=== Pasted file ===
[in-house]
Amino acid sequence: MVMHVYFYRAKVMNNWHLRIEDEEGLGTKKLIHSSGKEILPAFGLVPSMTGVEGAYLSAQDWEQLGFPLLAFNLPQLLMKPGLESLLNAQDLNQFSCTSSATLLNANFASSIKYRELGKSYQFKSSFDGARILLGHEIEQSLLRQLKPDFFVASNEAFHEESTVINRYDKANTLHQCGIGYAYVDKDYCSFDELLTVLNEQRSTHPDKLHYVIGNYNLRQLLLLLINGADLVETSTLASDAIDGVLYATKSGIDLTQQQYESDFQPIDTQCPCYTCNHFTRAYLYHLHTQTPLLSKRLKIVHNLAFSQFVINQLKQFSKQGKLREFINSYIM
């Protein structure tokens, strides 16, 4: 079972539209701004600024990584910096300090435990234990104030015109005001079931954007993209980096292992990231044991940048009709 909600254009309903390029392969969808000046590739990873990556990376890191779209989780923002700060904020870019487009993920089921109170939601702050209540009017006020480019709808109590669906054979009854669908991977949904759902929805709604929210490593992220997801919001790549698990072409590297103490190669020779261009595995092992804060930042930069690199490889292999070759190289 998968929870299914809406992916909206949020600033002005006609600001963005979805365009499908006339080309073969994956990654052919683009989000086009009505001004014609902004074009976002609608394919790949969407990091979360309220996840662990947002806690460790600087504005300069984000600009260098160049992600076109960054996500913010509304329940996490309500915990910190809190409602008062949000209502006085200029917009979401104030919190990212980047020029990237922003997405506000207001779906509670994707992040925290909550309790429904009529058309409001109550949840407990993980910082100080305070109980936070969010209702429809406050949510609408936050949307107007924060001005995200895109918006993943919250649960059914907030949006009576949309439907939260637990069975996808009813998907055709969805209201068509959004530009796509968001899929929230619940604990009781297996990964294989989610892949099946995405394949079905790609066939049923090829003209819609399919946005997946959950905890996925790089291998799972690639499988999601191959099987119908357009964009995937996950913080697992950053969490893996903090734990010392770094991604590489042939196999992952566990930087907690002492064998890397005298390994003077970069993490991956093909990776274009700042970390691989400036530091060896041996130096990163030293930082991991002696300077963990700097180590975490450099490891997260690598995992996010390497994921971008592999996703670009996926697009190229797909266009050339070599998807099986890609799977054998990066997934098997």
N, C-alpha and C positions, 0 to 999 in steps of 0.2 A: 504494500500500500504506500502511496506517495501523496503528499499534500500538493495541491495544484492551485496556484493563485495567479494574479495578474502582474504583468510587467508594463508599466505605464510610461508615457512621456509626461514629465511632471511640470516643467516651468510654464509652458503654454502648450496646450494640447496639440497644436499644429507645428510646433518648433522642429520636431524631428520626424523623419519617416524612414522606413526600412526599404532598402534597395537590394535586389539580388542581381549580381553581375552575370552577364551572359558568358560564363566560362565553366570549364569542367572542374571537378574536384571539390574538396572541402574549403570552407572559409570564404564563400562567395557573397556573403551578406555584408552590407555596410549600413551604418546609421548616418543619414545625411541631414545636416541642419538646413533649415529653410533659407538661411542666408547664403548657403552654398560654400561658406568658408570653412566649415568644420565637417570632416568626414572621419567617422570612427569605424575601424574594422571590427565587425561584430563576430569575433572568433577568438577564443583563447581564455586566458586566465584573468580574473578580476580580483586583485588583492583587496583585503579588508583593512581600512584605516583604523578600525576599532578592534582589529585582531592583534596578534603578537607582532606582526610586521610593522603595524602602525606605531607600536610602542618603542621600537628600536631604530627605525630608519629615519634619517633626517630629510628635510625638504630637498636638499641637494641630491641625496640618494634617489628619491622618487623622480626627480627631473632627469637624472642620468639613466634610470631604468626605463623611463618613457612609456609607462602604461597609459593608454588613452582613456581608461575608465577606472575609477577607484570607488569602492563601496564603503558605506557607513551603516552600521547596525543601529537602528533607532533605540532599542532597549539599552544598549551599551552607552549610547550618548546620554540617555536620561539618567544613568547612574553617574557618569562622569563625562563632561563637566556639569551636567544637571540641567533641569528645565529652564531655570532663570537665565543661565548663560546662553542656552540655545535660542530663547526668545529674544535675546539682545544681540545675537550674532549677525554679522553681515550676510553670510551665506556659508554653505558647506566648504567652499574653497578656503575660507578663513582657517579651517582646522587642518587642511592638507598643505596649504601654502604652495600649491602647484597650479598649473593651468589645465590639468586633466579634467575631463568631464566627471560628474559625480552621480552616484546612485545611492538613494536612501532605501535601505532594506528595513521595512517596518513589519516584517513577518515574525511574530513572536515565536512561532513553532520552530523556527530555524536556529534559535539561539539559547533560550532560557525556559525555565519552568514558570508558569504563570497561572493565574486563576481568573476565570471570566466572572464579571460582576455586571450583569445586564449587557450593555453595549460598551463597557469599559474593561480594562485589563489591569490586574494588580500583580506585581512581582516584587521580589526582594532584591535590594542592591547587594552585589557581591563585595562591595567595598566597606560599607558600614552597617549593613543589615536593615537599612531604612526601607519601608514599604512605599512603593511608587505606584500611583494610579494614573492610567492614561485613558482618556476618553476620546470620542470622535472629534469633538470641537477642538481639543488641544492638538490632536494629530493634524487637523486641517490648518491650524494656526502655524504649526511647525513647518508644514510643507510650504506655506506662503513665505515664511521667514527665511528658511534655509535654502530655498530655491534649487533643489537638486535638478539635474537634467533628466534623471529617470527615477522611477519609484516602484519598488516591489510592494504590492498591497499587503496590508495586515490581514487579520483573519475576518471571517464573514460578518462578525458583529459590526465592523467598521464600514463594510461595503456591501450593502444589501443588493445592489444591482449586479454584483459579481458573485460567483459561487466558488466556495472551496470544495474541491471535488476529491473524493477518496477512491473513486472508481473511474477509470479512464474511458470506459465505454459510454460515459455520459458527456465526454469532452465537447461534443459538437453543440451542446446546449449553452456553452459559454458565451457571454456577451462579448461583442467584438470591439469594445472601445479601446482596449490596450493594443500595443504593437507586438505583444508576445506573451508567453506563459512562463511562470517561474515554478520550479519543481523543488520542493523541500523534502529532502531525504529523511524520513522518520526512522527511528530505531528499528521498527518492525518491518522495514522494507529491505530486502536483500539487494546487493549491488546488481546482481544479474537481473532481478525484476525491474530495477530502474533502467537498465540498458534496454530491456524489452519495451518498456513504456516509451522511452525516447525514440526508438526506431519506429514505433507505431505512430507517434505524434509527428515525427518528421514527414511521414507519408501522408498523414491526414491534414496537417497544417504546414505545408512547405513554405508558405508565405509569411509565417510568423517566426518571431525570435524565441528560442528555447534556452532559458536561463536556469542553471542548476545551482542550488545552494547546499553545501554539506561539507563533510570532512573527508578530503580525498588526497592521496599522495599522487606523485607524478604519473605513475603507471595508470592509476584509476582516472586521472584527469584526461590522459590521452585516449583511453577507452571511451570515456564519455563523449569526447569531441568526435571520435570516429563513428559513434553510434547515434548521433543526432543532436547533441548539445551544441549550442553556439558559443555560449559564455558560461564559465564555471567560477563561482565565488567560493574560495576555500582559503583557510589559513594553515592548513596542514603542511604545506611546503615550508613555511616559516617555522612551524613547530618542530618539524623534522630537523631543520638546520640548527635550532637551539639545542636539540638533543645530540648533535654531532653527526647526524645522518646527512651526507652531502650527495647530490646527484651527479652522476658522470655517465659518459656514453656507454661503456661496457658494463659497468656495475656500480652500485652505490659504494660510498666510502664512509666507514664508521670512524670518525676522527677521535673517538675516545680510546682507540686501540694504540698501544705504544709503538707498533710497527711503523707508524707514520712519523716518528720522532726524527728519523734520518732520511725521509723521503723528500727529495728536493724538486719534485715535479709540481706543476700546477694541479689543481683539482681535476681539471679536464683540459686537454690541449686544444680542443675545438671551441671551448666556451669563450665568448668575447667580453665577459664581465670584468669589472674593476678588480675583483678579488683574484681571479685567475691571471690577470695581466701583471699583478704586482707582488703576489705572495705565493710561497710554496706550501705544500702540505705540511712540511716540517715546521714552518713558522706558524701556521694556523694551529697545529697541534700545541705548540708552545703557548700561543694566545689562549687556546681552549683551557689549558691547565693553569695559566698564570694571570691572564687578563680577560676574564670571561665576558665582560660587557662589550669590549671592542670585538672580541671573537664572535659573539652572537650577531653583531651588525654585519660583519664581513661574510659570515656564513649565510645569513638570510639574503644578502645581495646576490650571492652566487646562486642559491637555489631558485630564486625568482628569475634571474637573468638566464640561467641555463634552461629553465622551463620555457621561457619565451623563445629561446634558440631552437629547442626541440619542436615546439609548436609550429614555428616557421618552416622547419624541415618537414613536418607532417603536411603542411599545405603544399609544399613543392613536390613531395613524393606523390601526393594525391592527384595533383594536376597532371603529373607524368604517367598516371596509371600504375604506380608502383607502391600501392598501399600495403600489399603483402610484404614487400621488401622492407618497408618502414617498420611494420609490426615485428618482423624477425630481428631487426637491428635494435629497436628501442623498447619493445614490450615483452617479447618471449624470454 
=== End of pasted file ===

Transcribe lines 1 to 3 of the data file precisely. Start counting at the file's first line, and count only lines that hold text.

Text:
[in-house]
Amino acid sequence: MVMHVYFYRAKVMNNWHLRIEDEEGLGTKKLIHSSGKEILPAFGLVPSMTGVEGAYLSAQDWEQLGFPLLAFNLPQLLMKPGLESLLNAQDLNQFSCTSSATLLNANFASSIKYRELGKSYQFKSSFDGARILLGHEIEQSLLRQLKPDFFVASNEAFHEESTVINRYDKANTLHQCGIGYAYVDKDYCSFDELLTVLNEQRSTHPDKLHYVIGNYNLRQLLLLLINGADLVETSTLASDAIDGVLYATKSGIDLTQQQYESDFQPIDTQCPCYTCNHFTRAYLYHLHTQTPLLSKRLKIVHNLAFSQFVINQLKQFSKQGKLREFINSYIM
């Protein structure tokens, strides 16, 4: 079972539209701004600024990584910096300090435990234990104030015109005001079931954007993209980096292992990231044991940048009709 909600254009309903390029392969969808000046590739990873990556990376890191779209989780923002700060904020870019487009993920089921109170939601702050209540009017006020480019709808109590669906054979009854669908991977949904759902929805709604929210490593992220997801919001790549698990072409590297103490190669020779261009595995092992804060930042930069690199490889292999070759190289 998968929870299914809406992916909206949020600033002005006609600001963005979805365009499908006339080309073969994956990654052919683009989000086009009505001004014609902004074009976002609608394919790949969407990091979360309220996840662990947002806690460790600087504005300069984000600009260098160049992600076109960054996500913010509304329940996490309500915990910190809190409602008062949000209502006085200029917009979401104030919190990212980047020029990237922003997405506000207001779906509670994707992040925290909550309790429904009529058309409001109550949840407990993980910082100080305070109980936070969010209702429809406050949510609408936050949307107007924060001005995200895109918006993943919250649960059914907030949006009576949309439907939260637990069975996808009813998907055709969805209201068509959004530009796509968001899929929230619940604990009781297996990964294989989610892949099946995405394949079905790609066939049923090829003209819609399919946005997946959950905890996925790089291998799972690639499988999601191959099987119908357009964009995937996950913080697992950053969490893996903090734990010392770094991604590489042939196999992952566990930087907690002492064998890397005298390994003077970069993490991956093909990776274009700042970390691989400036530091060896041996130096990163030293930082991991002696300077963990700097180590975490450099490891997260690598995992996010390497994921971008592999996703670009996926697009190229797909266009050339070599998807099986890609799977054998990066997934098997």